Sea Snakes



Sea snakes come from the Family Hydrophiidae, living most or all of their lives in usually aquatic, marine environments.  They are very closely related to the Family Elapidae which contains "cobra" type snakes, and this is most evident in their fang structure.  The right image shows the characteristic small sized fangs towards the front of the mouth, which are used to envenom their prey.  Sea snake fangs are fixed, and unlike many land based snakes, they do not make lightning fast strikes, instead they tend to hang on and chew.  Mmm.


Sea snakes are typically found on tropical shores of the Pacific and Indian oceans (luckily not the Atlantic).  This close proximity to human activity means that there have been a range of attacks recorded although the species as a whole is not aggressive and will usually shy away.  These snakes have evolved special salivary glands that produce venom which functions to immobilise and digest prey.  Their venom is one of the most deadly in the world, containing a lethal cocktail of proteins and neurotoxins.  Sea snake venom has been found to be 2-10 times as venomous as any terrestrial snake making them extremely deadly, but their docile nature and relatively extreme environment make them less dangerous than their land dwelling relatives.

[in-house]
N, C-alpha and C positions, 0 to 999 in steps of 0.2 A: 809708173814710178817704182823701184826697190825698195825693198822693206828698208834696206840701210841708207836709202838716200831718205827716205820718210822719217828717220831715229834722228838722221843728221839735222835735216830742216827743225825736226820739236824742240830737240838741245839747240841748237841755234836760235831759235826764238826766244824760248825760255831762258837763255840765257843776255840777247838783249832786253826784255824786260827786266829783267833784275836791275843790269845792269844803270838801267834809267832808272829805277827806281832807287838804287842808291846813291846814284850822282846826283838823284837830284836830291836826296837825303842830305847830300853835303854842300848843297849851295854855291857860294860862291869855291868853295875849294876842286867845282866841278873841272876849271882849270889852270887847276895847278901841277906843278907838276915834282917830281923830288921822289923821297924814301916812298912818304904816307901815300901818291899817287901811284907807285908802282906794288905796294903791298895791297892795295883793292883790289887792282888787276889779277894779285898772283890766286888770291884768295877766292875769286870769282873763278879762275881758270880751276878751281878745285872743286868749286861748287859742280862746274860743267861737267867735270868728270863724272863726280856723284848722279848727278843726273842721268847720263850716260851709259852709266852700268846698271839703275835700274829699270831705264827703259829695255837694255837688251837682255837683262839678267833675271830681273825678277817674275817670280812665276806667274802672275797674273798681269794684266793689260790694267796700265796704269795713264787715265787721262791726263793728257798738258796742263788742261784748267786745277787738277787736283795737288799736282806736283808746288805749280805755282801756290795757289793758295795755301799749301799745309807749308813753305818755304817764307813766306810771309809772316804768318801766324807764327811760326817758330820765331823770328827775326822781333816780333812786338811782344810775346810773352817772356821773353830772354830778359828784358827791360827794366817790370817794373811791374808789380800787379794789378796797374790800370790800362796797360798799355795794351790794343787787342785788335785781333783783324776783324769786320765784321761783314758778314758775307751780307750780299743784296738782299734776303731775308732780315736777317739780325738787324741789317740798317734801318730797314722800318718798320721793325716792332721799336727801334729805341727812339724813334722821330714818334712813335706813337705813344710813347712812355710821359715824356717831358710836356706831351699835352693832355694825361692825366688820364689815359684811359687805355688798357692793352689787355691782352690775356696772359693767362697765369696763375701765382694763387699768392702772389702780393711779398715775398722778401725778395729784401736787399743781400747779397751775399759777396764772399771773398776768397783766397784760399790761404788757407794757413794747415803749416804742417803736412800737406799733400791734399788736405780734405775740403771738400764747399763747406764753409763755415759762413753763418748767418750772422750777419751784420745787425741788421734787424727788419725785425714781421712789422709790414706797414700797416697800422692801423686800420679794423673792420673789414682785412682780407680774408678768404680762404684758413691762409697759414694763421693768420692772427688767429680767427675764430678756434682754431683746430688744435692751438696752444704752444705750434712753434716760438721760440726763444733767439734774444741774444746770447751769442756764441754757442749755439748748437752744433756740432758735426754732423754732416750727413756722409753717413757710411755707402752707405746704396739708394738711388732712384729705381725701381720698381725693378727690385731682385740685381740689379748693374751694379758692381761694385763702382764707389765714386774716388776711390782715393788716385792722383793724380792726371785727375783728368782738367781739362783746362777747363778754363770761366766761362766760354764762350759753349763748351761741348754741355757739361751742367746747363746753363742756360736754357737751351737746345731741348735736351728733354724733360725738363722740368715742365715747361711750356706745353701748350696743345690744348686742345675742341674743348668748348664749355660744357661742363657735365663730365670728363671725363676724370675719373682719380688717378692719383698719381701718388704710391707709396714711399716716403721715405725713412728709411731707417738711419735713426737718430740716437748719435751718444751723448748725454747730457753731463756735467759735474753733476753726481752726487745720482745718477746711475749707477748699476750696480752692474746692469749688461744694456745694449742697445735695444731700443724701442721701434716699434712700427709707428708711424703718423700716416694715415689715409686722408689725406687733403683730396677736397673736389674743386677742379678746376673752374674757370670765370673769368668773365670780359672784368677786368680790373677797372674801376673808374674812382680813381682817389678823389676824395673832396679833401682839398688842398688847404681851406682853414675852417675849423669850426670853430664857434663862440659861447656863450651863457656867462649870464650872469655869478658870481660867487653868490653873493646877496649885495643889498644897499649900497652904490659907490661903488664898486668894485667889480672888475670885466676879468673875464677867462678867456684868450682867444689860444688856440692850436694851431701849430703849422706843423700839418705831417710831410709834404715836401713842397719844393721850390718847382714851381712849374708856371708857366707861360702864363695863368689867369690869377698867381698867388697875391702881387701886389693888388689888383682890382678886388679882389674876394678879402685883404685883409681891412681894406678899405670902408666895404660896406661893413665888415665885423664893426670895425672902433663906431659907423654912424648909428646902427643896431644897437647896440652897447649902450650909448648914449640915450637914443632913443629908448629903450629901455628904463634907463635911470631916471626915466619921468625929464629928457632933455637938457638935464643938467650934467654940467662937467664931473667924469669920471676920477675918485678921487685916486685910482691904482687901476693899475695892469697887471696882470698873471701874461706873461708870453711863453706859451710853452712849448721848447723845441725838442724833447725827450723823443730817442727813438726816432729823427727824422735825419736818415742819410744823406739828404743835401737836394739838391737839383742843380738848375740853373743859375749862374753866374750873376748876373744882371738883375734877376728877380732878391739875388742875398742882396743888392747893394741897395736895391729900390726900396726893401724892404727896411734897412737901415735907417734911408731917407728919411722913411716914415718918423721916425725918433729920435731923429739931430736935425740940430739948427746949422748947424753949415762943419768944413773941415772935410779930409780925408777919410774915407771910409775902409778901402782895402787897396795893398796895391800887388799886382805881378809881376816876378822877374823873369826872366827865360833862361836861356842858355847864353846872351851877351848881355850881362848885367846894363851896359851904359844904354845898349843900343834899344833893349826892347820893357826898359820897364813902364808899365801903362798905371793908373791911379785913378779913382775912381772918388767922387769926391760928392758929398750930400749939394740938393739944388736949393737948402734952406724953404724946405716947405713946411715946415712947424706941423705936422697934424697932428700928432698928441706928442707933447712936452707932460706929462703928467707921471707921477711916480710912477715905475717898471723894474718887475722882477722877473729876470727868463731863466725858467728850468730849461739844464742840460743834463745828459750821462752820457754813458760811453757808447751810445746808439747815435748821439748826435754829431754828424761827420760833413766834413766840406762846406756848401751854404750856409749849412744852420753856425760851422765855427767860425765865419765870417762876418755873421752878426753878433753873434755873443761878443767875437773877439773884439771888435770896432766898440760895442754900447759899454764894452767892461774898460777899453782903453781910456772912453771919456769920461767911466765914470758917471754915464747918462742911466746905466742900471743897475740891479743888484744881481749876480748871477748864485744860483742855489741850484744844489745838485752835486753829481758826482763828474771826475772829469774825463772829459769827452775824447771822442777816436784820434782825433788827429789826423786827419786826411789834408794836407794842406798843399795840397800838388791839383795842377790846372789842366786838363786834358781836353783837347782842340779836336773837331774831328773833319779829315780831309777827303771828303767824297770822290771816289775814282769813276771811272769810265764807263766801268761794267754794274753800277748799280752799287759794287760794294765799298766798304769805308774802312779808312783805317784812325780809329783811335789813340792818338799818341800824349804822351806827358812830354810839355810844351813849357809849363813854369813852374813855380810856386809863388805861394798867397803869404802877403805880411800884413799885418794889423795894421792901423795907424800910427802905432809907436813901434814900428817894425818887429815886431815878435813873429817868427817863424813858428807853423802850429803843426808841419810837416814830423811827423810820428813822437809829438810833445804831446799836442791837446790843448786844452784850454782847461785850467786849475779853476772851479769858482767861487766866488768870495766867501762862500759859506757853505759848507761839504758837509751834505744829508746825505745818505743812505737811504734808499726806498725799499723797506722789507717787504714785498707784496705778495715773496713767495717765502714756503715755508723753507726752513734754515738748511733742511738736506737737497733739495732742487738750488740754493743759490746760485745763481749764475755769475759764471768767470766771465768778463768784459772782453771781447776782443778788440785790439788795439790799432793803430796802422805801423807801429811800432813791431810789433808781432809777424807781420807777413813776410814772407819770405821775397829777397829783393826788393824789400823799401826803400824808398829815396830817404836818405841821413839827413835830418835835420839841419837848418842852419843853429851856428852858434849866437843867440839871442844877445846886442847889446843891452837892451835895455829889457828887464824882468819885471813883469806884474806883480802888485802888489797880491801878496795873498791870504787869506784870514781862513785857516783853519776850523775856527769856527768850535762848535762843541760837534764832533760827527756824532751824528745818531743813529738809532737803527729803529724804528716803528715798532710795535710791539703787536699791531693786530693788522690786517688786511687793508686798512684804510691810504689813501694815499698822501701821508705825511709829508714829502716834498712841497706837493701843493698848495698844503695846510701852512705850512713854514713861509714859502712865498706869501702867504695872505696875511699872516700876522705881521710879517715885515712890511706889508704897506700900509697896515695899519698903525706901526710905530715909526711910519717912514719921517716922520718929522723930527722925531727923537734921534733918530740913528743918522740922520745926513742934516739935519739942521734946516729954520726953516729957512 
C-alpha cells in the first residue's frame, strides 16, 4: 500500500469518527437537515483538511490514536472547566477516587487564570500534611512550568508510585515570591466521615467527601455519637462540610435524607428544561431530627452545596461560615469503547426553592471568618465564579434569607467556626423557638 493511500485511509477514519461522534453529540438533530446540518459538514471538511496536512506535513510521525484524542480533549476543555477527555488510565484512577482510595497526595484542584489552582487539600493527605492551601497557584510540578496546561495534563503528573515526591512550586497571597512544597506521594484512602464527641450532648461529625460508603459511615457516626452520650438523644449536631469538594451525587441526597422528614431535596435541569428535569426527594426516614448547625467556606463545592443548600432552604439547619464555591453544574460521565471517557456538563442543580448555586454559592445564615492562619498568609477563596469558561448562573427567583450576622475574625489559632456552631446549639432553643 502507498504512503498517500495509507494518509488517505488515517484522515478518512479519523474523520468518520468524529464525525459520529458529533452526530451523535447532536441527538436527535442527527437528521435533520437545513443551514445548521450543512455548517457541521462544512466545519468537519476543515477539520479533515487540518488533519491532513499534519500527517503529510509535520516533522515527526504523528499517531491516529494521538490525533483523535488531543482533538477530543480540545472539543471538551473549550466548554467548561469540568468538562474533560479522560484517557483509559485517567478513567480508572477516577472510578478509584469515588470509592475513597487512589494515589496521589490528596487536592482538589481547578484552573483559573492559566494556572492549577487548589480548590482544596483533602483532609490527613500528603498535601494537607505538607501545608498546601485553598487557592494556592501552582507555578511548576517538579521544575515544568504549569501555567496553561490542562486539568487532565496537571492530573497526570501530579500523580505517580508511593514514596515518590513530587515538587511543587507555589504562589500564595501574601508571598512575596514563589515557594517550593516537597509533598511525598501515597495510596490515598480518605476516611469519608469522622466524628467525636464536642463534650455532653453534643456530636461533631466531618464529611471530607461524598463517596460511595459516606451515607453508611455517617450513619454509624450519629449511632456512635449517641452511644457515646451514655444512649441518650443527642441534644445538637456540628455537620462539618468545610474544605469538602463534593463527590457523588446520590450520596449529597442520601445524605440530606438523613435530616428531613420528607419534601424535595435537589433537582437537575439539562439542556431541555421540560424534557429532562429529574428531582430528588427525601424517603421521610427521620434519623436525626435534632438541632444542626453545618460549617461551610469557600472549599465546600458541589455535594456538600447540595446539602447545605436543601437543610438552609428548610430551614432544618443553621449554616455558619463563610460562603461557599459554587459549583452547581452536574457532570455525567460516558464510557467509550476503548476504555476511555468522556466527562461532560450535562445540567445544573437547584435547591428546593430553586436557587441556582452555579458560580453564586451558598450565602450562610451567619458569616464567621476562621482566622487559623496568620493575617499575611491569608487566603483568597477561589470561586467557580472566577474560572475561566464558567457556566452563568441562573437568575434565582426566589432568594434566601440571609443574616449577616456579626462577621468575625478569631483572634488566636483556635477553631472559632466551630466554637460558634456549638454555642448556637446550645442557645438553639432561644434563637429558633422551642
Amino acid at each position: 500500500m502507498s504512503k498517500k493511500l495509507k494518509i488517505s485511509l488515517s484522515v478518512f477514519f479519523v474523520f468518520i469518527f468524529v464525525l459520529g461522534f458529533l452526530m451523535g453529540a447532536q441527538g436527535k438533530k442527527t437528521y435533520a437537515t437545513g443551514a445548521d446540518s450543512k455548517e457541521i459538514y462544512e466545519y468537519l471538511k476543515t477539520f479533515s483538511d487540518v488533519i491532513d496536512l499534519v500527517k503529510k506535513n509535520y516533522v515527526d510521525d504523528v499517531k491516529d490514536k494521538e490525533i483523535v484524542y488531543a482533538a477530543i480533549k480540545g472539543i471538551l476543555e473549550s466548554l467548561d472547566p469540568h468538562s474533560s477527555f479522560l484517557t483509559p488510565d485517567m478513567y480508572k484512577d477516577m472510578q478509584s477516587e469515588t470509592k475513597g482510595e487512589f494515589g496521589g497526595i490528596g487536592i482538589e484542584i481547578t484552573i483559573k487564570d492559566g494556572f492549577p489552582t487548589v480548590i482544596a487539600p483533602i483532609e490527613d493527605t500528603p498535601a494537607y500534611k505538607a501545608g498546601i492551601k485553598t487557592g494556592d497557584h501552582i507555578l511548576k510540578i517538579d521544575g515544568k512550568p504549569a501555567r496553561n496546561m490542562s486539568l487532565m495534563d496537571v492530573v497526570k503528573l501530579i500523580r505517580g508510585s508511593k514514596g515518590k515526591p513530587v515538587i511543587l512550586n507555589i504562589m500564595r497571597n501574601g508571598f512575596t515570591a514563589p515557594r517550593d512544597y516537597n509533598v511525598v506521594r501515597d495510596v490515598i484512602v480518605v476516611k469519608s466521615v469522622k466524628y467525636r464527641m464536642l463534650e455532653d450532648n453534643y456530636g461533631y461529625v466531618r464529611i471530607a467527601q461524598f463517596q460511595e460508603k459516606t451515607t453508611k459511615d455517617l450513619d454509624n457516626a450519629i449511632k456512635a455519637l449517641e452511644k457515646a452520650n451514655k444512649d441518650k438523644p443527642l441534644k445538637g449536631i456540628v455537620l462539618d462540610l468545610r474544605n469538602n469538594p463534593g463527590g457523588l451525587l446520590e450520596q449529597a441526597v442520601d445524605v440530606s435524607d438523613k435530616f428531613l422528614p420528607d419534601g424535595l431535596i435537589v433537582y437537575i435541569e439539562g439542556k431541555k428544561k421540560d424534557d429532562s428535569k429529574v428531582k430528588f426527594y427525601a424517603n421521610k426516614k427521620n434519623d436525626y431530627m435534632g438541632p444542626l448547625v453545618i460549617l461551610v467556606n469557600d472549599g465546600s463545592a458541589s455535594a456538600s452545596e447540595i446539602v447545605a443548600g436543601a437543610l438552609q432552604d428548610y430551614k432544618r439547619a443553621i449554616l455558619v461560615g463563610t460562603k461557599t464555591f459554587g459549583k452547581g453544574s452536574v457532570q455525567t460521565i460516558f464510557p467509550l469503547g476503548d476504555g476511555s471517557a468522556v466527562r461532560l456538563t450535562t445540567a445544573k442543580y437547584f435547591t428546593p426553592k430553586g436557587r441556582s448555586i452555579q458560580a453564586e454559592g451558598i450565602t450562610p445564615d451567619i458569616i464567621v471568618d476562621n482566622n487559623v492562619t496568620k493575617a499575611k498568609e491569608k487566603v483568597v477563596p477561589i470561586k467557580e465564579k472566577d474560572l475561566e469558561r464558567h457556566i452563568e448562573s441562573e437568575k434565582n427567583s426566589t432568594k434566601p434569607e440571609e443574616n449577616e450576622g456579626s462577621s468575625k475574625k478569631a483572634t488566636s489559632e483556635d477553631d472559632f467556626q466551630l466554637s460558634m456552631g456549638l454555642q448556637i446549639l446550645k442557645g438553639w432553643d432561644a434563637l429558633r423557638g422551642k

The venom contains a series of proteins and neurotoxins.




erabutoxin a


erabutoxin b


erabutoxin c

The neurotoxins are by far the most active constituent of the venom and work by acting on the acetylcholine receptor.  This causes paralysis of skeletal muscle and death results by respiratory arrest.  The venom is potent, but only small amounts are usually injected so fatalities are rare.  This is coupled with an observed reluctance to deliver venom when they bite.



The most active component of the venom is erabutoxin b, a short chain protein that consists of 62 amino acids.  The primary structure can be illustrated as follows:









Like so many other neurotoxins erabutoxin b contains 4 disulfide bridges, which are known to be incredibly important in the toxicity of the venom.  The neurotoxin has an anti-parallel Beta sheet structure containing no alpha helix structures.


Erabutoxin b



The mechanism that erabutoxin b exerts is not yet fully understood but it is believed to act at acetylcholine receptors.  Upon envenomation the toxin binds to the nicotinic acetlycholine receptor on the motor end plate blocking it irreversibly.  Acetlycholine binds to an unaffected receptor and opens an ion channel, this results in the depolarization of the end plate through the influx of Na+ ions.  If the depolarization then causes an action potential a skeletal muscle contraction occurs.  But in the presence of erabutoxin b there is a neuromuscular blockade between the phrenic nerve and the diaphragm.  The diaphragm is paralysed and death results from respiratory arrest.



The most amazing aspect of this toxin is its biosynthesis, in that it is synthesized extremely quickly.  The rate of biosynthesis was experimentally found by injecting labeled isoleucine into the venom glands.  This showed the synthesis starting 30 seconds after injection and finishing 1 minute after injection, i.e. between 30 seconds - 1 minute!  For more info.